ICD-11 Includes New Sections, Benefits

ICD-11 Includes New Sections, Benefits

As we all just implemented ICD-10 changes for 2019, ICD-11 is being worked on. Don’t worry, it is not going to be implemented next year, but it is being planned for some time after 2022, which is actually not very far away. We will have just gotten used to ICD-10 when we will have to start to learn about ICD-11.
ICD-11 is called for because of updates to some key clinical elements, and ICD-11 will integrate the coding process into electronic health records more smoothly. The World Health Organization (WHO) field-tested ICD-11 in 2017 in 31 countries with more than 112,000 codes.

ICD-11: Traditional Medicine and Sexual Health

ICD-11 has a new chapter on traditional medicine and sexual health. It also adds codes for today’s society such as video game addiction in the mental health section. WHO has tried to simplify the coding structure and make it easier to capture correct and consistent data.
Keep in mind that, although we implemented ICD-10 in 2015, WHO started their work on ICD-10 in 1992. Note that the Clinical Modification for ICD-10 in the United States made significant changes from the basic code set as set forth in ICD-10. The question is whether the United States will make as many changes to ICD-11 as they made to ICD-10 before releasing ICD-11-CM.
One of the purposes of ICD and WHO sponsorship is to “promote international comparability in collection, processing, classification and presentation of mortality statistics” per the CDC. It is important for the United States to be on the same diagnostic system as the rest of the world. WHO released ICD-11 in Geneva, Switzerland on June 8, 2018. This version has been in the works for over 10 years (since before we implemented ICD-10-CM). The current version of ICD-11 has about 55,000 unique codes for disease, injuries, and causes of death. For the first time, it is entirely electronic.
There will be more chapters than in ICD-10. The codes will have four characters before the decimal point, compared to the three we currently have with ICD-10. For example, BA00 is essential hypertension, 5A11 is type 2 diabetes mellitus, and 5A14 is DM unspecified. Taking a cruise around the ICD-11 website, it is interesting to see that gestational diabetes is broken out into:

  • 0 Pre-existing type 1 diabetes mellitus in pregnancy
  • 1 Pre-existing type 2 diabetes mellitus in pregnancy
  • 2 Diabetes mellitus arising in pregnancy
  • Y Other specified diabetes mellitus in pregnancy
  • Z Diabetes mellitus in pregnancy, unspecified

Cruise around the WHO ICD-11 Coding Tool and check out the codes as they are.

ICD-11: What Should Providers Be Doing Now?

In my opinion, roviders should be improving their documentation to prepare for the change over to ICD-11. Providers had to increase the quality of their clinical documentation in order to get ready for implementation of ICD-10 because of increased level of detail that we have in ICD-10. ICD-11 requires an even higher level of detail in documentation. It is critical to always document if the patient has type 1 or type 2 diabetes, for example. With ICD-10, the default if it is not documented is to code type 2. But with ICD-11, it would default to unspecified. The code is in the details found in the documentation. As we are trying to improve clinical documentation for ICD-10, we are also preparing for ICD-11, which will demand even more discipline. Although the code set on WHO’s site is not the final set and is definitely not the Clinical Modification code set, deficiencies can be found by trying to code from the documentation using the WHO ICD-11 Coding Tool so you can see if key words such “mucopurluant” with chronic bronchitis was not included in the documentation and the providers can be taught in advance of implementation.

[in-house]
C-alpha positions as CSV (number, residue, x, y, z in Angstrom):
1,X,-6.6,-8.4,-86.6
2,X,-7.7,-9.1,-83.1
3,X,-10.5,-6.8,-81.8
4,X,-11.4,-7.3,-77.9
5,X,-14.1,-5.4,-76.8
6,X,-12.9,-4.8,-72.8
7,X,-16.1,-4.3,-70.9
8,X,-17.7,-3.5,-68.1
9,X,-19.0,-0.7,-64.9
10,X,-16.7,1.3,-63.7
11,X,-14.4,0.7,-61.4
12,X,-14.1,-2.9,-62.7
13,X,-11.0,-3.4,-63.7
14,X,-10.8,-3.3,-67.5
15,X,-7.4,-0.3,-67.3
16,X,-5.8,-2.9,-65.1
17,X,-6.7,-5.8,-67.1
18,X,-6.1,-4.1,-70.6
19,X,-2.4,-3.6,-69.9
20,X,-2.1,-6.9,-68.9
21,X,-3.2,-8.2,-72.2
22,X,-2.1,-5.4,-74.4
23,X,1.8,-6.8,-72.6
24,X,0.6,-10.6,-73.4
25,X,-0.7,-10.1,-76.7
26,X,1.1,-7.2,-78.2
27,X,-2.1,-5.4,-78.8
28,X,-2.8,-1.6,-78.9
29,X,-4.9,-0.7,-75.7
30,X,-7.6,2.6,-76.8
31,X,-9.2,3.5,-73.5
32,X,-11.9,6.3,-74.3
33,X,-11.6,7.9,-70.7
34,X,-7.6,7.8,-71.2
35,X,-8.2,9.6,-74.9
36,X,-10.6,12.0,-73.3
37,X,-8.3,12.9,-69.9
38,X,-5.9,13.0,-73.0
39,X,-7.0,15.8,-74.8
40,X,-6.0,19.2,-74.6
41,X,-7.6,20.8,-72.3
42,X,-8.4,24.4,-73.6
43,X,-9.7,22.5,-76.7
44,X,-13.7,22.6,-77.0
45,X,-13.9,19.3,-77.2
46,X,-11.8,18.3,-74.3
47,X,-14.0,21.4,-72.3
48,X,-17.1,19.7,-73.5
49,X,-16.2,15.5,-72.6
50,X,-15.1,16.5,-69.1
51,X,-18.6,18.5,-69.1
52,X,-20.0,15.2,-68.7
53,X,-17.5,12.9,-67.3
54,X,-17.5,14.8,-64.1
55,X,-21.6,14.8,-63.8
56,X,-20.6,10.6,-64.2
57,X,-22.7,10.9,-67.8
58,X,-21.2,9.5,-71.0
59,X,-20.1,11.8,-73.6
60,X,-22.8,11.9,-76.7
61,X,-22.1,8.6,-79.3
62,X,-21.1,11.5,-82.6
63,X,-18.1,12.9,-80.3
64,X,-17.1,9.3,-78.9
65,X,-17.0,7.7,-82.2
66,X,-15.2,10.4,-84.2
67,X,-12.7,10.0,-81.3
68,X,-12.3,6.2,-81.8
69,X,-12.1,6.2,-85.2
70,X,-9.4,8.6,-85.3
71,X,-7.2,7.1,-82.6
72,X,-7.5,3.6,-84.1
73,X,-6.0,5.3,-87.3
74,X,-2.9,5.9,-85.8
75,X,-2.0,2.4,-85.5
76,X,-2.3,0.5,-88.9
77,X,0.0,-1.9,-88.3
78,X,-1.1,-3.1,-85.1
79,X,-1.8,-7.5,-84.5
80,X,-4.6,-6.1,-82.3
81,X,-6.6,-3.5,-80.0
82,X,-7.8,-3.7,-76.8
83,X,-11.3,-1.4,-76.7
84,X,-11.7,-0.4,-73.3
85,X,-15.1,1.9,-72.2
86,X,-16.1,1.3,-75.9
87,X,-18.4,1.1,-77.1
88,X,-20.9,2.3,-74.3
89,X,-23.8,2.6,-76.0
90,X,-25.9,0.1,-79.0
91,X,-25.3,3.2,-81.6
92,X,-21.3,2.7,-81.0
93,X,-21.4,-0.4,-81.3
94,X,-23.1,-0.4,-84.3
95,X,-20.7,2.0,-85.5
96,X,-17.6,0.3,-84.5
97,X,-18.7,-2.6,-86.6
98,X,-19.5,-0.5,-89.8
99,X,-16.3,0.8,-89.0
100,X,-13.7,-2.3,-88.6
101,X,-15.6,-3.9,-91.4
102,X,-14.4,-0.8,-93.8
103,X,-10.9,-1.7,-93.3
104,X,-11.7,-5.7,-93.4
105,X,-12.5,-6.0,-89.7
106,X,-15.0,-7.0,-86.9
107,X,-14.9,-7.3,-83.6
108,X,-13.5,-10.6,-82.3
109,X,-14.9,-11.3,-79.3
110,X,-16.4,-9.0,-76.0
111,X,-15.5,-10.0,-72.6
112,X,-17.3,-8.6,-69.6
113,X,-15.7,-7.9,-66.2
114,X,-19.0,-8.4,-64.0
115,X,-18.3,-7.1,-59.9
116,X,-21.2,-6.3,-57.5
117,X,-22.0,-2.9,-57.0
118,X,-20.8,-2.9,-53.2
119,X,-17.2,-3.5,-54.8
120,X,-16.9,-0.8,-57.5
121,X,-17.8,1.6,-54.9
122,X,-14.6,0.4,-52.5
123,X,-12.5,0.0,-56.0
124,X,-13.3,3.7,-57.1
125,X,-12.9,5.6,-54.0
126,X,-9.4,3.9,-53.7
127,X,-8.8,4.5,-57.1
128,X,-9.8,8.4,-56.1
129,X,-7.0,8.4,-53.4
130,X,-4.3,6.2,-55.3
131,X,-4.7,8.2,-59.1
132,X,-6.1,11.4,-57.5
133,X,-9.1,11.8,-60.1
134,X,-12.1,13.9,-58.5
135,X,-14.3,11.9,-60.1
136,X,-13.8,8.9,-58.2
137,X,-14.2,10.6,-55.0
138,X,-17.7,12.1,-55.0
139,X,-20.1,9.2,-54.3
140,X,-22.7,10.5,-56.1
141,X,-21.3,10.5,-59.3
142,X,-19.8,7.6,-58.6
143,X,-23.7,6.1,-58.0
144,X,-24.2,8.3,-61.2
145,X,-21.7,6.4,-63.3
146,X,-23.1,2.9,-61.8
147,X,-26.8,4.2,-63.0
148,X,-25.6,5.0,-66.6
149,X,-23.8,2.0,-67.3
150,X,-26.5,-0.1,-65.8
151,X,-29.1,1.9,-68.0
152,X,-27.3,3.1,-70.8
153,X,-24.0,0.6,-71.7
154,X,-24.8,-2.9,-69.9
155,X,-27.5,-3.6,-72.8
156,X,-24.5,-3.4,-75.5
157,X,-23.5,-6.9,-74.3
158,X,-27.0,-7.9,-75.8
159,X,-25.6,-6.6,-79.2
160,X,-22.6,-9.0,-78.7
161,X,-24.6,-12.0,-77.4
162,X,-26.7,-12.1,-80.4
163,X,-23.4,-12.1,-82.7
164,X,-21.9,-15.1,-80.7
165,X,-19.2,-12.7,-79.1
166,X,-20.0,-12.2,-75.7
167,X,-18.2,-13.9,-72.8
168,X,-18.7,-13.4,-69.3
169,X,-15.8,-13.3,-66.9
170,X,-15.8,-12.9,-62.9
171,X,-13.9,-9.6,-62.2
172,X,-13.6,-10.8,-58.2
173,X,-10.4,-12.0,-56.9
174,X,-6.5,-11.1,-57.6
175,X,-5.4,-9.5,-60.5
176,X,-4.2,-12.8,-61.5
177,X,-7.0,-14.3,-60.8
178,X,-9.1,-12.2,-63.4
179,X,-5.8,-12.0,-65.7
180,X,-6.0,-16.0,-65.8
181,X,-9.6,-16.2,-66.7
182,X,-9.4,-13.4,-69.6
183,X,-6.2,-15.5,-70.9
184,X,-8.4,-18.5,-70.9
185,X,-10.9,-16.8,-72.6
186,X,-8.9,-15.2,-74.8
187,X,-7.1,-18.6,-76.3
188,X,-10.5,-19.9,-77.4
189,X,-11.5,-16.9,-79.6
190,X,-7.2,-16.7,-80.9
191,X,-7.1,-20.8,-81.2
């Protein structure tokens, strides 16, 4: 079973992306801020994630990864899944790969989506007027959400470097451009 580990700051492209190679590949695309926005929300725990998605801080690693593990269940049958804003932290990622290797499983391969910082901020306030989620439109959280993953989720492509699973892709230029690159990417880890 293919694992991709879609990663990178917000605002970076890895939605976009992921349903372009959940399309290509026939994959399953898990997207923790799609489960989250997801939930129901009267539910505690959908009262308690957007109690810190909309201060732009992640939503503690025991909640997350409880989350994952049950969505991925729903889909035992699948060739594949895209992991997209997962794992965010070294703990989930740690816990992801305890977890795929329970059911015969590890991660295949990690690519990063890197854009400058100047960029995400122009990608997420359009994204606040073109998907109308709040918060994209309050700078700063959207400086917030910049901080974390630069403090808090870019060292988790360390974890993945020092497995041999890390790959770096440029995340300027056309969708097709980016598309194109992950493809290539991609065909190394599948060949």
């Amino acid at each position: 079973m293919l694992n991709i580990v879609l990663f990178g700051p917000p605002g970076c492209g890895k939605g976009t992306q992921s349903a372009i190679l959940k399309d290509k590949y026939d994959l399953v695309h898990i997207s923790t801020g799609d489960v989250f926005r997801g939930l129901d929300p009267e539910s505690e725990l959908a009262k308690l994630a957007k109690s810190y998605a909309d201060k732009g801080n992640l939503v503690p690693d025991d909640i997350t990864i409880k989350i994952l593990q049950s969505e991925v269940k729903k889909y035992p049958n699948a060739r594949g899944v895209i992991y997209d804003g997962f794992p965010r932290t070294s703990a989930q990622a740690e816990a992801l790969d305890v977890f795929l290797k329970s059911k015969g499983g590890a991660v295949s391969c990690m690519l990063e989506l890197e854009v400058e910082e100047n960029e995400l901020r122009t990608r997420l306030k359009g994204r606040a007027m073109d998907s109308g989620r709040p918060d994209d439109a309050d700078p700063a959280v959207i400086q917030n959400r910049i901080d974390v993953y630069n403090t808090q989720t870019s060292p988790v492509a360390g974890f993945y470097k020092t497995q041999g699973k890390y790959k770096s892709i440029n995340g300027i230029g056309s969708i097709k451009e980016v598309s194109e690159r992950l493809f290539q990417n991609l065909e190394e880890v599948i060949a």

Barbara Cobuzzi

About Has 99 Posts

Barbara J. Cobuzzi, MBA, CPC, CENTC, COC, CPC-P, CPC-I, CPCO, AAPC Fellow, is an independent consultant, CRN Healthcare Solution, Tinton Falls, N.J. She is consulting editor for Otolaryngology Coding Alert and has spoken, taught, and consulted widely on coding, reimbursement, compliance, and healthcare-related topics nationally. Barbara also provides litigation support as an expert witness for providers and payers. Cobuzzi is a member of the Monmouth, N.J., AAPC local chapter.

6 Responses to “ICD-11 Includes New Sections, Benefits”

  1. Lance Smith says:

    Dumb question – since ICD-10-PCS is strictly a US invention, will there be a ICD-11-PCS?

  2. Angela Dunn says:

    This information that was given, is very informative and intersting as far as the break down with type 2 diabetes. Thank you

  3. Wayne Gill says:

    informative and knowledgeable

  4. Karen says:

    Very informative. I suppose this also means re-certification needed for certified coders upon implementation.


    Love the expanded mental health section. But more documentation by providers for ICD-11, meh; it’s difficult enough now.

  6. Tess Thivierge says:

    I have read that some ICD11 Dx codes will have an added 5 digit number to give more descriptive information on the illness. This means clearer documentation but medical coders must not solely relay on the computerized encoders but have a current ICD11 manual .